The Horse Spirit of Eagle Heights
Charles E. Brown
"In the early [nineteen-]thirties this hill was known to the local Winnebago as Shohetaka, meaning "horse hill." This eminence was a sacred place, or shrine, to which the local Indians went to fast and dream and to receive the "blessings" (magic power) of a spirit horse which on misty days was to be seen in the hazy clouds rising above the hill. This horse did not always remain in a stationary position, but was sometimes seen to move and was heard to whinny."1
"Eagle Heights was the place of abode in Indian days of a 'spirit horse' whose form could be seen to rise above this high hill on misty days. To this vicinity the Indians went to fast and pray and to obtain the 'blessings' of this spirit."2
"The Winnebago name for Eagle Heights was Sho-Heta-Ka (horse hill). They believed that this highest hill on the shore of Lake Mendota was inhabited by a spirit horse. It could be heard neighing and stamping its feet at times. On cloudy or misty days its form could sometimes be seen on top of the hill. Being a sacred place some of the Indians went to this hill to fast and dream and to gain inspiration and power from this spirit horse. No Indian has seen the horse for many years."3
Commentary. "Shohetaka, etc." — this is for Šųkxetega, "the Horse."
Stories: mentioning horses: The Big Eater, Thunderbird and White Horse, The Orphan who was Blessed with a Horse, Sun and the Big Eater, Rich Man, Boy, and Horse, Hare Recruits Game Animals for Humans, Trickster Takes Little Fox for a Ride, James’ Horse, The Boy who was Blessed by a Mountain Lion, The Boy who Flew, Pete Dupeé and the Ghosts, They Owe a Bullet, The Man Whose Wife was Captured (v. 2).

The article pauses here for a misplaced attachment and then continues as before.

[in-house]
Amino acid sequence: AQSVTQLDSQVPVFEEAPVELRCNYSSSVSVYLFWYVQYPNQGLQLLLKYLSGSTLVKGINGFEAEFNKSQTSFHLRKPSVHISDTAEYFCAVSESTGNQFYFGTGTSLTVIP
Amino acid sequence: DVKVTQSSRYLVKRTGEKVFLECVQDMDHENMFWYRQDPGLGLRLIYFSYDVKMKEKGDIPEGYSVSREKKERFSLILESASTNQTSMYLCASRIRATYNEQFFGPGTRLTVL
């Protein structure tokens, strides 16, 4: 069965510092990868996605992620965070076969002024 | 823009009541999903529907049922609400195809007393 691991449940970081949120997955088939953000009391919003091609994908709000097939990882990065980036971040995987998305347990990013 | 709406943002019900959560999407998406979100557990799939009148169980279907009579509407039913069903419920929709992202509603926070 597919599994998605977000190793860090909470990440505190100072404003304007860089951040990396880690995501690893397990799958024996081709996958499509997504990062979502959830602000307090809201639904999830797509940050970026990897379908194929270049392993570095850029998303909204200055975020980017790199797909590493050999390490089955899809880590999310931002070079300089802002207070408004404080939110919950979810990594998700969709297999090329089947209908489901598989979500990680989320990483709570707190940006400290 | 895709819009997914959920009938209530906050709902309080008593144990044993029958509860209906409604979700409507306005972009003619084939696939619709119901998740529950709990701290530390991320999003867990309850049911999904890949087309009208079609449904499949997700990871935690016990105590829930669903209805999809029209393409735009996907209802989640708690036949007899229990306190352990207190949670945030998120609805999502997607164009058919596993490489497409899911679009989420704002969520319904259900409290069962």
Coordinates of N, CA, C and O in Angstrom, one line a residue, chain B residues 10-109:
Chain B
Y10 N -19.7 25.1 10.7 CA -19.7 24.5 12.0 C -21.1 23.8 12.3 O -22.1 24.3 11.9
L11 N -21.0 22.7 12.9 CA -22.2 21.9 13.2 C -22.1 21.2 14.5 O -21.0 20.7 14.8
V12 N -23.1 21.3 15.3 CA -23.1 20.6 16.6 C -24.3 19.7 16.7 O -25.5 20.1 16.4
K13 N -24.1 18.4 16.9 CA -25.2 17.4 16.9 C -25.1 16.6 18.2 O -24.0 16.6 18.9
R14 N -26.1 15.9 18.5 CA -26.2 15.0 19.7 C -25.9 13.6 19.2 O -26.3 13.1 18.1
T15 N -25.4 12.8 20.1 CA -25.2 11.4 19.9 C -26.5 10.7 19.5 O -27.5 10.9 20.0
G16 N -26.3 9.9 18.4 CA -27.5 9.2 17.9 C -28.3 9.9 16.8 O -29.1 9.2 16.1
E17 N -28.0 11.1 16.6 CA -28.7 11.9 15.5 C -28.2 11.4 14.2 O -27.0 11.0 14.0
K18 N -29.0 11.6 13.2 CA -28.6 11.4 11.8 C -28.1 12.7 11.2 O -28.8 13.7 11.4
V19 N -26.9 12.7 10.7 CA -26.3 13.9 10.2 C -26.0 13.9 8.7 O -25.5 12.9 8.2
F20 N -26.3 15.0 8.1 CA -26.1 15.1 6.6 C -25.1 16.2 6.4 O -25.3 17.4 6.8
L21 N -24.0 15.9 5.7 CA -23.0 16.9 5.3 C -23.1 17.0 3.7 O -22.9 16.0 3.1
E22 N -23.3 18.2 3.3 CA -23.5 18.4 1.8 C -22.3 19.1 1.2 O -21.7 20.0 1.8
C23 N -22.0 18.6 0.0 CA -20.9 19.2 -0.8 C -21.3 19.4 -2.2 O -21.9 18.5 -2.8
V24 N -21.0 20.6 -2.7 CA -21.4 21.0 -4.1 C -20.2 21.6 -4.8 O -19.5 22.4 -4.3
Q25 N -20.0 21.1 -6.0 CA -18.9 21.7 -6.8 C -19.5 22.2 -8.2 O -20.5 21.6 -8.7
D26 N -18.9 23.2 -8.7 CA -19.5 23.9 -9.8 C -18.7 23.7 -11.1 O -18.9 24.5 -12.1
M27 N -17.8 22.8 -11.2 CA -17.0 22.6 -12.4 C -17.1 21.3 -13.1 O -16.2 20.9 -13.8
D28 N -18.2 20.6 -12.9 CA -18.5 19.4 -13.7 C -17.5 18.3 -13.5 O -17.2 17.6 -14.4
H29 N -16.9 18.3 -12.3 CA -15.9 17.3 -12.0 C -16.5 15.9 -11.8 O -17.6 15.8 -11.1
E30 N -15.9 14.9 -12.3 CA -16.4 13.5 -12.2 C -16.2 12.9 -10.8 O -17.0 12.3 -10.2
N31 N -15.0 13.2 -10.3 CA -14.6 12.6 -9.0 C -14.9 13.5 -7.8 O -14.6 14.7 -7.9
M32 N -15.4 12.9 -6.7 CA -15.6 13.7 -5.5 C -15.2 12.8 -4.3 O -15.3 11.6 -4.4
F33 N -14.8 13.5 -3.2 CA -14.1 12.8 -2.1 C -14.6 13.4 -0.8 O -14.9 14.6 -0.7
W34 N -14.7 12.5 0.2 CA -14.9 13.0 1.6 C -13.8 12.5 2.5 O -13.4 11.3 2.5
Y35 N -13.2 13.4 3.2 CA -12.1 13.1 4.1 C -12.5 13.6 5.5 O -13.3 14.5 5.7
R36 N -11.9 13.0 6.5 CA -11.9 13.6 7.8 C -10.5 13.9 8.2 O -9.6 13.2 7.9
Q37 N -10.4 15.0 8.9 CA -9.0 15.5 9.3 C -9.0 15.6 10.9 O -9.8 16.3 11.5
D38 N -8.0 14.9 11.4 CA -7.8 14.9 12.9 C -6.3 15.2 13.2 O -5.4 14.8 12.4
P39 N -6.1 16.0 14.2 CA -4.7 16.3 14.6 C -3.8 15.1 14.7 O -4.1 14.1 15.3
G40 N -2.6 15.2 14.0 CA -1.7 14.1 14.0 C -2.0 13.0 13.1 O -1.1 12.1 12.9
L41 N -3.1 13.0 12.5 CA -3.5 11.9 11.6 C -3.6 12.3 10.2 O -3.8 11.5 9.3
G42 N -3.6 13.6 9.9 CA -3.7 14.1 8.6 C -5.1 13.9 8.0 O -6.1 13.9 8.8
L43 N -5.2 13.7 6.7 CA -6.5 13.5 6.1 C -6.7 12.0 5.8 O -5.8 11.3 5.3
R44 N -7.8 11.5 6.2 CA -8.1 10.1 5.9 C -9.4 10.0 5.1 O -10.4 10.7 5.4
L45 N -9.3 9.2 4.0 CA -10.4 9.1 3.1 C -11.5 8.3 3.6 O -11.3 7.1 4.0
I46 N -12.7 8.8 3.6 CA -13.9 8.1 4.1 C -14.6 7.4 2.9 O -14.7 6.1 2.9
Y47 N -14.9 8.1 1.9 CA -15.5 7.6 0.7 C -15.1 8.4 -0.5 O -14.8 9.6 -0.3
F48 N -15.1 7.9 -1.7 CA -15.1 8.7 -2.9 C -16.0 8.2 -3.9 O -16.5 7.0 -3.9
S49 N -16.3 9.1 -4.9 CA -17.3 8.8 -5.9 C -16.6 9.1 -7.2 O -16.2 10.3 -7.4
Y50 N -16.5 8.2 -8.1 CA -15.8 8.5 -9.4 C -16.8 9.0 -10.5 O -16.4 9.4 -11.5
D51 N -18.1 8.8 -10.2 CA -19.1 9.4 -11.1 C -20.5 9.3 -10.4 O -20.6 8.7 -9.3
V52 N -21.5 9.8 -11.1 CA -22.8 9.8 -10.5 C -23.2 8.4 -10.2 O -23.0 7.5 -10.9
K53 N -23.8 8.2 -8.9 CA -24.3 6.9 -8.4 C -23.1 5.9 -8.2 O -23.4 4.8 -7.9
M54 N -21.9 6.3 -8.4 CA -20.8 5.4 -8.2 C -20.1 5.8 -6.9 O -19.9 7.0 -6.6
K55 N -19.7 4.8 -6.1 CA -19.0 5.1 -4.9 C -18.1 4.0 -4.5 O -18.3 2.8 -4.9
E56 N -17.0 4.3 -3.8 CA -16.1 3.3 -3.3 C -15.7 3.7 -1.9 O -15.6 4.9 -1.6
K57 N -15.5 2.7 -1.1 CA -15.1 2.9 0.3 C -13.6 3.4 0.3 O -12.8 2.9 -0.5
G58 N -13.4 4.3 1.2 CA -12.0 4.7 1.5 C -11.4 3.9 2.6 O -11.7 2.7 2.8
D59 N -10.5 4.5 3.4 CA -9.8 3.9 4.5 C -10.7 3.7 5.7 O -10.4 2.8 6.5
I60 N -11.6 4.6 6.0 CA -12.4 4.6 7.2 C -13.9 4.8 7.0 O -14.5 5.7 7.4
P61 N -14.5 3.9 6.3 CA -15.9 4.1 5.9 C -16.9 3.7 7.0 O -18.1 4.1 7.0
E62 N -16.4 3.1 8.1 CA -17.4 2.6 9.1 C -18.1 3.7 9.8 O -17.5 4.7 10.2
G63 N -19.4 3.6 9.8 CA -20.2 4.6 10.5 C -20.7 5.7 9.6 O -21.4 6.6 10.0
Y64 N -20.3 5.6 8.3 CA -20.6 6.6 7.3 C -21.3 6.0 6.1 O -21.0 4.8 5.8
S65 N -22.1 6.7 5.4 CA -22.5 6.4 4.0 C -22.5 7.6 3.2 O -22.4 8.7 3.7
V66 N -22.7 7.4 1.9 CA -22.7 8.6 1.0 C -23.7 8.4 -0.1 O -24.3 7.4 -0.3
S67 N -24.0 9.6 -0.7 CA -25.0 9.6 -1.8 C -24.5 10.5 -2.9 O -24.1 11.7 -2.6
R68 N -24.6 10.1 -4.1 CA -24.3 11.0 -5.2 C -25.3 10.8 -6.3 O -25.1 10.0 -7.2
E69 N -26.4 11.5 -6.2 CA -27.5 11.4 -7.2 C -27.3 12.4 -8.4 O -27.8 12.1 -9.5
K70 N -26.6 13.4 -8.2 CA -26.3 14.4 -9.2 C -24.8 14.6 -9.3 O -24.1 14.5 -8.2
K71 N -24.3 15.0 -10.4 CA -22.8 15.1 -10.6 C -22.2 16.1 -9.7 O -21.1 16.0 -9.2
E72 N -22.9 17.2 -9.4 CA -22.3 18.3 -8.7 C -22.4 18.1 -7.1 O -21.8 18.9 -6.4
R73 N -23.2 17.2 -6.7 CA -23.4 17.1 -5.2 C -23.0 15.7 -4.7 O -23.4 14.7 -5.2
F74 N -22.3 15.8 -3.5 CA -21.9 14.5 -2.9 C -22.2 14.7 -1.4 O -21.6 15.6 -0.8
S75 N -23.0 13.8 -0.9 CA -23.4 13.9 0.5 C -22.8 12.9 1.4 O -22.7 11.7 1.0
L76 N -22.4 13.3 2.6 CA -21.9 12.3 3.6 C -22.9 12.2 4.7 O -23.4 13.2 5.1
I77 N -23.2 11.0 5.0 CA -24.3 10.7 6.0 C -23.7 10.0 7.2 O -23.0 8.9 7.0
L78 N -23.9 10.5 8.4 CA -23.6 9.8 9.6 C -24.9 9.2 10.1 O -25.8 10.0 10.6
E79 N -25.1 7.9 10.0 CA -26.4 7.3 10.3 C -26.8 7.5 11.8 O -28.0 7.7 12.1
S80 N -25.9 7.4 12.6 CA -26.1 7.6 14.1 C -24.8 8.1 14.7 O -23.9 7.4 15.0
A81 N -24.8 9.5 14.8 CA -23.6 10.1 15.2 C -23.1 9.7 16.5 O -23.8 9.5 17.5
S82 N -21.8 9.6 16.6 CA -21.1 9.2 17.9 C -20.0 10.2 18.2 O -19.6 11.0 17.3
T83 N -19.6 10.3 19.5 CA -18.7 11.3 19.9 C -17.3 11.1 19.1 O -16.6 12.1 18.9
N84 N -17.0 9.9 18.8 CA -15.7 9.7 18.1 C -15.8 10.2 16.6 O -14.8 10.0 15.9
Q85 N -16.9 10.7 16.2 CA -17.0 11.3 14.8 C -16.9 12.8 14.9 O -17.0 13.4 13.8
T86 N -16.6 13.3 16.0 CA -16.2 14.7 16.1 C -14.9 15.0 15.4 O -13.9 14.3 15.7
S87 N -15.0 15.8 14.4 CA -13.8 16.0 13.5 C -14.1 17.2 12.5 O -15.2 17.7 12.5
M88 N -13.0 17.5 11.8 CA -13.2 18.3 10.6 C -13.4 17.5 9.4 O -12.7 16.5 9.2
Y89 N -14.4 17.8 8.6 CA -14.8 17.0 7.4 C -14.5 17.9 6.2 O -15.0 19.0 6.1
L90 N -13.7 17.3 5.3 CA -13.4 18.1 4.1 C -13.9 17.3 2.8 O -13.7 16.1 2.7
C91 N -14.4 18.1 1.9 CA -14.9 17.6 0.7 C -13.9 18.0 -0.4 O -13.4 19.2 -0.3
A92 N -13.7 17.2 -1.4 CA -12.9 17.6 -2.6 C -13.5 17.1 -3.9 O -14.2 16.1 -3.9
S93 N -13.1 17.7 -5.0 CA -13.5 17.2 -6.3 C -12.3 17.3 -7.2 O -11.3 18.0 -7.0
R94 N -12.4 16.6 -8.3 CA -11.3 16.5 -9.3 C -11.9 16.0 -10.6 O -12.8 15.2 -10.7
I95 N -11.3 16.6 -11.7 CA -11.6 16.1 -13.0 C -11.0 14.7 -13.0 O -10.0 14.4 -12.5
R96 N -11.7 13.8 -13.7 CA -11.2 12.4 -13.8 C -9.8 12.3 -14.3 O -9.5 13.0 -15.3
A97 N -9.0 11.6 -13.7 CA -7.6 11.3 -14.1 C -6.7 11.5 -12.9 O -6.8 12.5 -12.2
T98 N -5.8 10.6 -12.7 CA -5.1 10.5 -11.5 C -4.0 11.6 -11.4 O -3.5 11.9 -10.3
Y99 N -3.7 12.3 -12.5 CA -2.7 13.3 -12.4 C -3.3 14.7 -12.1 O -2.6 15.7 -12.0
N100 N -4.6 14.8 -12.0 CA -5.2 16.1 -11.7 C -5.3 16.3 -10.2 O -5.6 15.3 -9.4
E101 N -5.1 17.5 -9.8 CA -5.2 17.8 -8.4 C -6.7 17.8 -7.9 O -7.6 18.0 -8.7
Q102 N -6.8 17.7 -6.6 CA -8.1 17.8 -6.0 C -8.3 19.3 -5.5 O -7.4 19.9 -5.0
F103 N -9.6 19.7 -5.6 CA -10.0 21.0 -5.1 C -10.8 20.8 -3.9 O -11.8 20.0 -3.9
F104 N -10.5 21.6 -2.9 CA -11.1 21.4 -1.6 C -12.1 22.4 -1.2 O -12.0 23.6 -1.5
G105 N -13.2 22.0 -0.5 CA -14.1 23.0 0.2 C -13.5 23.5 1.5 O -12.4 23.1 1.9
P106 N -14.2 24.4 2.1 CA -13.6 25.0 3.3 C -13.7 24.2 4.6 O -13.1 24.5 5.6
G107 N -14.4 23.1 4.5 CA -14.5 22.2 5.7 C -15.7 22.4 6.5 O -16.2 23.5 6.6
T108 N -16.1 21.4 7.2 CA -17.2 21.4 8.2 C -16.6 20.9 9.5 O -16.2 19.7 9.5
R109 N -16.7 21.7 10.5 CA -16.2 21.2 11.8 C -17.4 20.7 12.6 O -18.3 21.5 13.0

Themes: a person who fasts receives blessings from the spirits: The Blessings of the Buffalo Spirits, The Boy who was Blessed by a Mountain Lion, The Nightspirits Bless Jobenągiwįxka, Ghost Dance Origin Myth I, Redhorn's Sons, The Boy Who Became a Robin, The Woman Who Fought the Bear, The Seer, Maize Comes to the Hocągara, The Warbundle of the Eight Generations, The Woman who Loved Her Half-Brother, The Boy who would be Immortal, The Thunderbird, Lake Wąkšikhomįgra (Mendota): the Origin of Its Name, The Waterspirit Guardian of the Intaglio Mound, Great Walker's Medicine, Šųgepaga, Earthmaker Blesses Wagíšega (Wešgíšega), The Man Who Would Dream of Mą’ųna, Heną́ga and Star Girl, A Man's Revenge, Aracgéga's Blessings, The Blessing of a Bear Clansman, The Man who was Blessed by the Sun, The Girl who Refused a Blessing from the Wood Spirits, The Man Who Lost His Children to a Wood Spirit, Buffalo Dance Origin Myth, The Man who Defied Disease Giver, White Thunder's Warpath, Black Otter's Warpath, A Man and His Three Dogs, The Oak Tree and the Man Who was Blessed by the Heroka, A Waterspirit Blesses Mąnį́xete’ų́ga, The Meteor Spirit and the Origin of Wampum, The Diving Contest, The Plant Blessing of Earth, Holy Song, The Tap the Head Medicine, The Blessing of Šokeboka, The Completion Song Origin, Paint Medicine Origin Myth, The Nightspirits Bless Ciwoit’éhiga, Sunset Point, Song to Earthmaker, First Contact (v. 1).
1 Dorothy Moulding Brown, Indian Legends of Historic and Scenic Wisconsin, Wisconsin Folklore Booklets (Madison: 1947) 60.
2 Charles E. Brown, Lake Mendota Historical Excursion. Second Issue (Madison: Wisconsin State Historical Museum, 1926) 11. Charles E. Brown, Lake Mendota Prehistory, History and Legends (Madison: The Wisconsin Archeological Society, 1933) 6.
3 Charles E. Brown, Lake Mendota Indian Legends (Madison: University of Wisconsin, 1927) 6.